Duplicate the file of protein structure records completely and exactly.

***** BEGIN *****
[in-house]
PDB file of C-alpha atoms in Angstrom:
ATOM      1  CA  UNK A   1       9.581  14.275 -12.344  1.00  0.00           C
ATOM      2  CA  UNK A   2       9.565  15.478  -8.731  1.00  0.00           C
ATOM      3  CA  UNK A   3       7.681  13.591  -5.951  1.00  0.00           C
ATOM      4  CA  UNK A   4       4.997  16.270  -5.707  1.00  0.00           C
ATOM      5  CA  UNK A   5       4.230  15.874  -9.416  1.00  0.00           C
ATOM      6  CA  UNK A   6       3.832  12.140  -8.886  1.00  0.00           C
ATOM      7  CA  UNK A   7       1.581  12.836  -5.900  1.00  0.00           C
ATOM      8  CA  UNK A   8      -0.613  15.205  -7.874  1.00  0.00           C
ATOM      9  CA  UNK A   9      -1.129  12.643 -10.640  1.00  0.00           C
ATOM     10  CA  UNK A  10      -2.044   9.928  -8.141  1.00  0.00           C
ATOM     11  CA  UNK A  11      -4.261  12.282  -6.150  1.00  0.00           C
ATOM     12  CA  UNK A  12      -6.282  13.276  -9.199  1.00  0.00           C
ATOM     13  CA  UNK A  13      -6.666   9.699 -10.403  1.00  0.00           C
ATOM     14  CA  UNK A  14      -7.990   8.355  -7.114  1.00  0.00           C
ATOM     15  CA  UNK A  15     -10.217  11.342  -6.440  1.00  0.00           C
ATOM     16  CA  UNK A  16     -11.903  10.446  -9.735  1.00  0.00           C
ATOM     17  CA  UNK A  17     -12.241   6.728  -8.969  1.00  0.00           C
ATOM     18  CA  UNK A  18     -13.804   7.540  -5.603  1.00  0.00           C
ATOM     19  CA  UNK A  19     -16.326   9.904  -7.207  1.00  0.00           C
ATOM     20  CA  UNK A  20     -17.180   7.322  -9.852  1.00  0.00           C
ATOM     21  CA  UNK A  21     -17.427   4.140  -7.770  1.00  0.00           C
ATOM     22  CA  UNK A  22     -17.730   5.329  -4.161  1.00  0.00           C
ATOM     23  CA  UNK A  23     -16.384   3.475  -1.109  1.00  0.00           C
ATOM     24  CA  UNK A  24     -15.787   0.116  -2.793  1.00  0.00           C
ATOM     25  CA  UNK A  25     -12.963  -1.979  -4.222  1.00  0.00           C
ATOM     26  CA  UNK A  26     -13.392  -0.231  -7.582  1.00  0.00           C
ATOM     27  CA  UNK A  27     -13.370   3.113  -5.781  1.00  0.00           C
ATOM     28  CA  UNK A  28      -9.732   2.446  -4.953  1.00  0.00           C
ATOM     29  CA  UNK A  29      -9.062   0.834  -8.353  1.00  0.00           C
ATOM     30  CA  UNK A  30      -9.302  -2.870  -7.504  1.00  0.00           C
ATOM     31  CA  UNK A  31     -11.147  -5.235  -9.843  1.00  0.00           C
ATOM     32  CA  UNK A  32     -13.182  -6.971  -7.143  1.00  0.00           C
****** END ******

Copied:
[in-house]
PDB file of C-alpha atoms in Angstrom:
ATOM      1  CA  UNK A   1       9.581  14.275 -12.344  1.00  0.00           C
ATOM      2  CA  UNK A   2       9.565  15.478  -8.731  1.00  0.00           C
ATOM      3  CA  UNK A   3       7.681  13.591  -5.951  1.00  0.00           C
ATOM      4  CA  UNK A   4       4.997  16.270  -5.707  1.00  0.00           C
ATOM      5  CA  UNK A   5       4.230  15.874  -9.416  1.00  0.00           C
ATOM      6  CA  UNK A   6       3.832  12.140  -8.886  1.00  0.00           C
ATOM      7  CA  UNK A   7       1.581  12.836  -5.900  1.00  0.00           C
ATOM      8  CA  UNK A   8      -0.613  15.205  -7.874  1.00  0.00           C
ATOM      9  CA  UNK A   9      -1.129  12.643 -10.640  1.00  0.00           C
ATOM     10  CA  UNK A  10      -2.044   9.928  -8.141  1.00  0.00           C
ATOM     11  CA  UNK A  11      -4.261  12.282  -6.150  1.00  0.00           C
ATOM     12  CA  UNK A  12      -6.282  13.276  -9.199  1.00  0.00           C
ATOM     13  CA  UNK A  13      -6.666   9.699 -10.403  1.00  0.00           C
ATOM     14  CA  UNK A  14      -7.990   8.355  -7.114  1.00  0.00           C
ATOM     15  CA  UNK A  15     -10.217  11.342  -6.440  1.00  0.00           C
ATOM     16  CA  UNK A  16     -11.903  10.446  -9.735  1.00  0.00           C
ATOM     17  CA  UNK A  17     -12.241   6.728  -8.969  1.00  0.00           C
ATOM     18  CA  UNK A  18     -13.804   7.540  -5.603  1.00  0.00           C
ATOM     19  CA  UNK A  19     -16.326   9.904  -7.207  1.00  0.00           C
ATOM     20  CA  UNK A  20     -17.180   7.322  -9.852  1.00  0.00           C
ATOM     21  CA  UNK A  21     -17.427   4.140  -7.770  1.00  0.00           C
ATOM     22  CA  UNK A  22     -17.730   5.329  -4.161  1.00  0.00           C
ATOM     23  CA  UNK A  23     -16.384   3.475  -1.109  1.00  0.00           C
ATOM     24  CA  UNK A  24     -15.787   0.116  -2.793  1.00  0.00           C
ATOM     25  CA  UNK A  25     -12.963  -1.979  -4.222  1.00  0.00           C
ATOM     26  CA  UNK A  26     -13.392  -0.231  -7.582  1.00  0.00           C
ATOM     27  CA  UNK A  27     -13.370   3.113  -5.781  1.00  0.00           C
ATOM     28  CA  UNK A  28      -9.732   2.446  -4.953  1.00  0.00           C
ATOM     29  CA  UNK A  29      -9.062   0.834  -8.353  1.00  0.00           C
ATOM     30  CA  UNK A  30      -9.302  -2.870  -7.504  1.00  0.00           C
ATOM     31  CA  UNK A  31     -11.147  -5.235  -9.843  1.00  0.00           C
ATOM     32  CA  UNK A  32     -13.182  -6.971  -7.143  1.00  0.00           C